Conclusion: usually the food is good as the number of locals shows, and you can have two courses and a bottle of wine for around €30 here.
Massa (Advanced A), 55 Via Mazzini (the main pedestrian shopping street, it’s on the left with your back to Via Roma, through an arch). Tel. 0823 456527. Closed Sundays.
A high end place I always come to for the end-of-week blowout, all A grade vittles but at a price. Having said that, similar places in bigger cities would be much more expensive and when I was there last they had introduced two four-course tasting menus, one for seafood (€34), and one meat based (€29) which looked good value on paper.
The atmospheric building has been a restaurant since 1848. It’s a big place with a main room decorated with architectural drawings of La Reggia and King Ferdinand II and his family in military dress on prancing horses, and side rooms with displays of old brass instruments. In the summer (June onwards?) you can sit outside under the palms in the pleasant internal garden.
You can also ask one of the friendly waiters to take you down to the atmospheric wine cellar (la cantina); hewn out of solid volcanic rock and complete with secret underground passages, now blocked up.
Different waiters have told me different stories, one saying a passage led to the Reggia and another, perhaps more truthful one, saying it led to an air raid shelter from WWII.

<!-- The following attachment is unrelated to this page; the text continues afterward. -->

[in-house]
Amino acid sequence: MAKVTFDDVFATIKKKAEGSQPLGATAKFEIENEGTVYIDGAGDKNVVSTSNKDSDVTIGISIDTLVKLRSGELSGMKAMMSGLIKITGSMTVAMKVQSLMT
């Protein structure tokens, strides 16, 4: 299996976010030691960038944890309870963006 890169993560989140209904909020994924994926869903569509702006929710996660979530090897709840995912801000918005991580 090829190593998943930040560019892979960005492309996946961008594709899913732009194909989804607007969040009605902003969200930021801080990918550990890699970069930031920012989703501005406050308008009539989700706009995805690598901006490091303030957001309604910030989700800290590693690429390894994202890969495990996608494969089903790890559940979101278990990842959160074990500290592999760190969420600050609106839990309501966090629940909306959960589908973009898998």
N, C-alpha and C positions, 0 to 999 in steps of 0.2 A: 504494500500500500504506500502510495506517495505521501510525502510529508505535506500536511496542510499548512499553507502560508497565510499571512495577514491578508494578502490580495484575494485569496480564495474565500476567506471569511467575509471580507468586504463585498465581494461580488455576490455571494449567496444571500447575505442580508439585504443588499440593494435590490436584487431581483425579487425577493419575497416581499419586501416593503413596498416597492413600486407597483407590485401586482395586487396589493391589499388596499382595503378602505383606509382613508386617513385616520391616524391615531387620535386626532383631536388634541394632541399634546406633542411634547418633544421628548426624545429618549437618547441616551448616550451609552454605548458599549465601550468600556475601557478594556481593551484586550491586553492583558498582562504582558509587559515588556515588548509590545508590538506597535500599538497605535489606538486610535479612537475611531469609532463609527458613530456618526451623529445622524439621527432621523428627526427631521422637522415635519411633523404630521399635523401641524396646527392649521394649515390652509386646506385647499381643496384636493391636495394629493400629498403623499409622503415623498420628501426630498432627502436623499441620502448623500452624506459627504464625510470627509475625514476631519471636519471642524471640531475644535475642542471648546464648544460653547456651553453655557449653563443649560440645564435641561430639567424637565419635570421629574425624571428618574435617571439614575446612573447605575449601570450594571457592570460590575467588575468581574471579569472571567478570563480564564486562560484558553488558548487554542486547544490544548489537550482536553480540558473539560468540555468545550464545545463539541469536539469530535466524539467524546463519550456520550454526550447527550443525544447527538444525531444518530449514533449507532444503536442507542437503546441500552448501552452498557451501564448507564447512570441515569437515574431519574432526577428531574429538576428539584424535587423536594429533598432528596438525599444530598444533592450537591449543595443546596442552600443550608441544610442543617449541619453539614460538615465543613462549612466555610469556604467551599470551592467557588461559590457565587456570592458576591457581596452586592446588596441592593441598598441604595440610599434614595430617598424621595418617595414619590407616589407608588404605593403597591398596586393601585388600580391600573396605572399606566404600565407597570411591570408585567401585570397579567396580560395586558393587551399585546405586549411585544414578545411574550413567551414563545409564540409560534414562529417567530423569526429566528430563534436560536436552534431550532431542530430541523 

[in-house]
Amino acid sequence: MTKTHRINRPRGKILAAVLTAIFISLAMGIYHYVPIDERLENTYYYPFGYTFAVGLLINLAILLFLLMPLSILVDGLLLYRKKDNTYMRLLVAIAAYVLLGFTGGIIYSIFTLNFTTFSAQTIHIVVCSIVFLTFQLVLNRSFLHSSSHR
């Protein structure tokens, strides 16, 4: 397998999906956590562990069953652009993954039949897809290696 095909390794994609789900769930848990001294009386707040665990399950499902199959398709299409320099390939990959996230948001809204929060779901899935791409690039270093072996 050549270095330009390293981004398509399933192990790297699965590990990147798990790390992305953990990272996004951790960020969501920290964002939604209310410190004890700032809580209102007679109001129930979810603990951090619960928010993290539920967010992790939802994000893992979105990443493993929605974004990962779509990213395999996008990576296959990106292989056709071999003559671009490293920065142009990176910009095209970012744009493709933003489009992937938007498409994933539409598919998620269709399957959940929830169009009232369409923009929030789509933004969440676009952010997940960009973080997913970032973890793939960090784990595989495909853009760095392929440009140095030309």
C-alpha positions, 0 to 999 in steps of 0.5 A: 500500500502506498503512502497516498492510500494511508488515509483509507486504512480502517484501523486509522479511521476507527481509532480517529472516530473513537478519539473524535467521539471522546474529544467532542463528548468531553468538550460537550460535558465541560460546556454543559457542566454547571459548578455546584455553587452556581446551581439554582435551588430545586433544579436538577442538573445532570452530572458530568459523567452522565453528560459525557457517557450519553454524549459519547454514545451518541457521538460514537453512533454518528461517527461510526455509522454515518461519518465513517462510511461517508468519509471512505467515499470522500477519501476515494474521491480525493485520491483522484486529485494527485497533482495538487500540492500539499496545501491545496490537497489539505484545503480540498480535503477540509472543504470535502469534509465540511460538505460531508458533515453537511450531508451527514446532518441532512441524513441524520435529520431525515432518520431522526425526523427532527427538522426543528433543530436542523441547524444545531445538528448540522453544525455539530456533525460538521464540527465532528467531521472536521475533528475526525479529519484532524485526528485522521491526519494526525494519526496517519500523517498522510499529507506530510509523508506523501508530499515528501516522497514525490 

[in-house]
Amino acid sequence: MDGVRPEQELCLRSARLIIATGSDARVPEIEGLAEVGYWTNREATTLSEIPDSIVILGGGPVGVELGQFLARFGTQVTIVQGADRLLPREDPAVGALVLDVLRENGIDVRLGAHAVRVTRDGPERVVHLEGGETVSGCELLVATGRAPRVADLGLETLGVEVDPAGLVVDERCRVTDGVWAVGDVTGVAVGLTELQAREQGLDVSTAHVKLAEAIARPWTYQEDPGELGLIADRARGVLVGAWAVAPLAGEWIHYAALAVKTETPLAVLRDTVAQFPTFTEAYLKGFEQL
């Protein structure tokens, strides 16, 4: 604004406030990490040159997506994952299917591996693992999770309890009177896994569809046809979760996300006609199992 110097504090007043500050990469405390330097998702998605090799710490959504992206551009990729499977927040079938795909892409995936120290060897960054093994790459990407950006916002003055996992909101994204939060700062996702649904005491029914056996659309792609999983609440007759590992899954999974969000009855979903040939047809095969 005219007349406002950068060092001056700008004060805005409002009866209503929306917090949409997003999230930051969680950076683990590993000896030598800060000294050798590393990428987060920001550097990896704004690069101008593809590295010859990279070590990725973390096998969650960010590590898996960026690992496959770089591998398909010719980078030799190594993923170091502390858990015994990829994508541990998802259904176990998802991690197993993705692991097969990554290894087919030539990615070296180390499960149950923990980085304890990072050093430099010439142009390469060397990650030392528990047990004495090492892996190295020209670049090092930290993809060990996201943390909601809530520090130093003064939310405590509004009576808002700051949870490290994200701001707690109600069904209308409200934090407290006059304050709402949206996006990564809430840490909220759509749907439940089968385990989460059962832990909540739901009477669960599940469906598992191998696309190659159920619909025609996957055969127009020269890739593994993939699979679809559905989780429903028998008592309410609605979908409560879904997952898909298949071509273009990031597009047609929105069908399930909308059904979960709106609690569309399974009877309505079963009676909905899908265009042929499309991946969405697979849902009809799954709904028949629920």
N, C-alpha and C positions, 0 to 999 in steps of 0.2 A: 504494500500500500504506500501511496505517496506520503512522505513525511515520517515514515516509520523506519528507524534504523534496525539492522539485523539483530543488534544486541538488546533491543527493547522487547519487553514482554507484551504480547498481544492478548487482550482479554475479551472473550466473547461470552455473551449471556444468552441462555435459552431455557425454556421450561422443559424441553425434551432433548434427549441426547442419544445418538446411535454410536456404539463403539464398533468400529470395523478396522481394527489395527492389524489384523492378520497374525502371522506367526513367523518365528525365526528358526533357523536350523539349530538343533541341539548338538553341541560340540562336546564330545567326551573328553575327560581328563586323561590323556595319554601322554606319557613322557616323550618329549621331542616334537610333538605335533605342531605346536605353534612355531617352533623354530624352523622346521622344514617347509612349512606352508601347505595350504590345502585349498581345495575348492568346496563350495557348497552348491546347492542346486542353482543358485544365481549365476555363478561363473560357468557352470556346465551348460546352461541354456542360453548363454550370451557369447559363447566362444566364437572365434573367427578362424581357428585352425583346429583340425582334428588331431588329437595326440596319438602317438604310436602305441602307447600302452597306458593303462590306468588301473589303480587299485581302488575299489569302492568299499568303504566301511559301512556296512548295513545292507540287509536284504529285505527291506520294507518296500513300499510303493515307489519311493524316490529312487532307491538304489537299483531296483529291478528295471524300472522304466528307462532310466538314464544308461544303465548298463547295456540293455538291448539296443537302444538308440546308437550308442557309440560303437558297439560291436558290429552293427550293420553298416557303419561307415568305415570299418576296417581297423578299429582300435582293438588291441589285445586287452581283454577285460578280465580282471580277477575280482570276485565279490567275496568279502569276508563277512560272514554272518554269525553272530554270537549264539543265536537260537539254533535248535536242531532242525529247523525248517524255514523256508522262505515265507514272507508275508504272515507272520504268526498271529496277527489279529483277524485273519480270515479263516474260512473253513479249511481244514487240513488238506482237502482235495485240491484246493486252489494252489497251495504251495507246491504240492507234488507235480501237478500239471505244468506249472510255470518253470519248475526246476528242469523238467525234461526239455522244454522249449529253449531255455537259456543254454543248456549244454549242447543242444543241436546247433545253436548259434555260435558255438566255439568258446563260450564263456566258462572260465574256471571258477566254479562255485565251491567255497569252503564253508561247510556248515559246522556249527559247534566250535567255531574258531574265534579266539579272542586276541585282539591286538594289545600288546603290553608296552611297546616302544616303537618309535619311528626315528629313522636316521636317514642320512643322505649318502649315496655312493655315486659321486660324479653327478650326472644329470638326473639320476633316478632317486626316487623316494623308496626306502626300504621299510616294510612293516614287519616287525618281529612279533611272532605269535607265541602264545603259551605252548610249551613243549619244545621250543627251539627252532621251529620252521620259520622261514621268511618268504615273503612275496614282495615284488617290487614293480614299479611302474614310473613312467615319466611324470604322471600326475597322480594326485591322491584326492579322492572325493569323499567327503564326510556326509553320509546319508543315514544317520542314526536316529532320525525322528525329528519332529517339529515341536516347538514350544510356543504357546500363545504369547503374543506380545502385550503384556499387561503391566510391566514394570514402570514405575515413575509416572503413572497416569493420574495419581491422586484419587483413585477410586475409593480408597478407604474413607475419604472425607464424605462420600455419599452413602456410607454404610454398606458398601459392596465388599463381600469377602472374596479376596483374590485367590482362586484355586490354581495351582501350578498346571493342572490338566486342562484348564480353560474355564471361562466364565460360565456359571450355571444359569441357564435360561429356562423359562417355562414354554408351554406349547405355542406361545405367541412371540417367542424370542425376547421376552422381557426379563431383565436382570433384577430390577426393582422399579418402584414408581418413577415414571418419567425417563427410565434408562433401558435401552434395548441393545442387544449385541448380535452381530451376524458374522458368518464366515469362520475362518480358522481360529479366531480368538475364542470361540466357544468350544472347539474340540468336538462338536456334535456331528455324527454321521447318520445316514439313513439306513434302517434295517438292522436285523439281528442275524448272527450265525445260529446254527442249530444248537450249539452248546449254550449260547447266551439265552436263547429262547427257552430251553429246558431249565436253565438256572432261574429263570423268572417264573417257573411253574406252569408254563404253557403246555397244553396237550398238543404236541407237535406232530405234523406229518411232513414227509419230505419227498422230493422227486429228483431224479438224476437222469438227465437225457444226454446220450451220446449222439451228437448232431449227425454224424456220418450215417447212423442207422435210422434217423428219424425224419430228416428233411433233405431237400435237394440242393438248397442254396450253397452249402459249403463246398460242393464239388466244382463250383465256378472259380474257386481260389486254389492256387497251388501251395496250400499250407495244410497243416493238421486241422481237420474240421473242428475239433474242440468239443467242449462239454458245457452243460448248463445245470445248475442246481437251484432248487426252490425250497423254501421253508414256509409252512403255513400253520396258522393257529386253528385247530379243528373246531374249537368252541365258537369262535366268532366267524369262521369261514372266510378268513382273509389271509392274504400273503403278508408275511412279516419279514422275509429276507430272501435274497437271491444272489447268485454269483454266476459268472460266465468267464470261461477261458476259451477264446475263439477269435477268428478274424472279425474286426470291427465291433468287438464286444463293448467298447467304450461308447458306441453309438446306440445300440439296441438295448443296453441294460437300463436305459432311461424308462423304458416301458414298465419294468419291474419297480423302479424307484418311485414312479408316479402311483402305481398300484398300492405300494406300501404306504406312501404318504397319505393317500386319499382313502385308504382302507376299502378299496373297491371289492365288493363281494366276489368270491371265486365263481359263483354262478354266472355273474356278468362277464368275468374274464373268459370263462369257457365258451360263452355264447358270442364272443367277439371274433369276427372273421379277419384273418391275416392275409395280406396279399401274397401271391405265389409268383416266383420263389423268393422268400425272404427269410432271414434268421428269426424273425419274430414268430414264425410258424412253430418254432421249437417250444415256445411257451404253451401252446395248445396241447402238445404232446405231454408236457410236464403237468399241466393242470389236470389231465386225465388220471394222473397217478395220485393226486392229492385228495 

On my last visit, after a complimentary glass of Spumante and a plate of focaccia (there’s a pizza oven out in the garden making “real” Neopolitan pizza); I set about the Menu Degustazione Mare. To begin a plate of very thinly sliced octopus and cured fish with rocket (B), a ball of delicious Mozzarella wrapped in smoked salmon (A) and a grilled scallop au gratin with heaps of garlic (A).
To go with this I chose a bottle of ‘I Borboni’ Coda de Volpe (2008) (from Cantina Lunajanca in Benevento, a neighbouring province) which after a poor start got better after being open a while (B).
To follow Spaghettoni di Gragnano con Lupini di Mare e Cavolofiori, spaghetti from the famous pasta town with lupini clams and florets of cauliflower, which had a strange smoky flavour but was otherwise tasteless and needed salting (C). Very disappointing.
Next a fillet of spigola fish with putarelle in a citrus sauce and peperoncino (indiscernible), the fish and greens being quite plain by themselves but wonderful in combination (A).
I swapped the glass of chocolate dessert and cream (Bicchiere Cioccolato al Latte e Albicocche) on the menu for a glass of Acquavite di Miele di Castagno, a distillate flavoured with chestnuts and a hint of honey, interesting but not something you’d demand a second glass of (B). Although the latter came free and I was going for cheap options, I still spent €48 on this visit.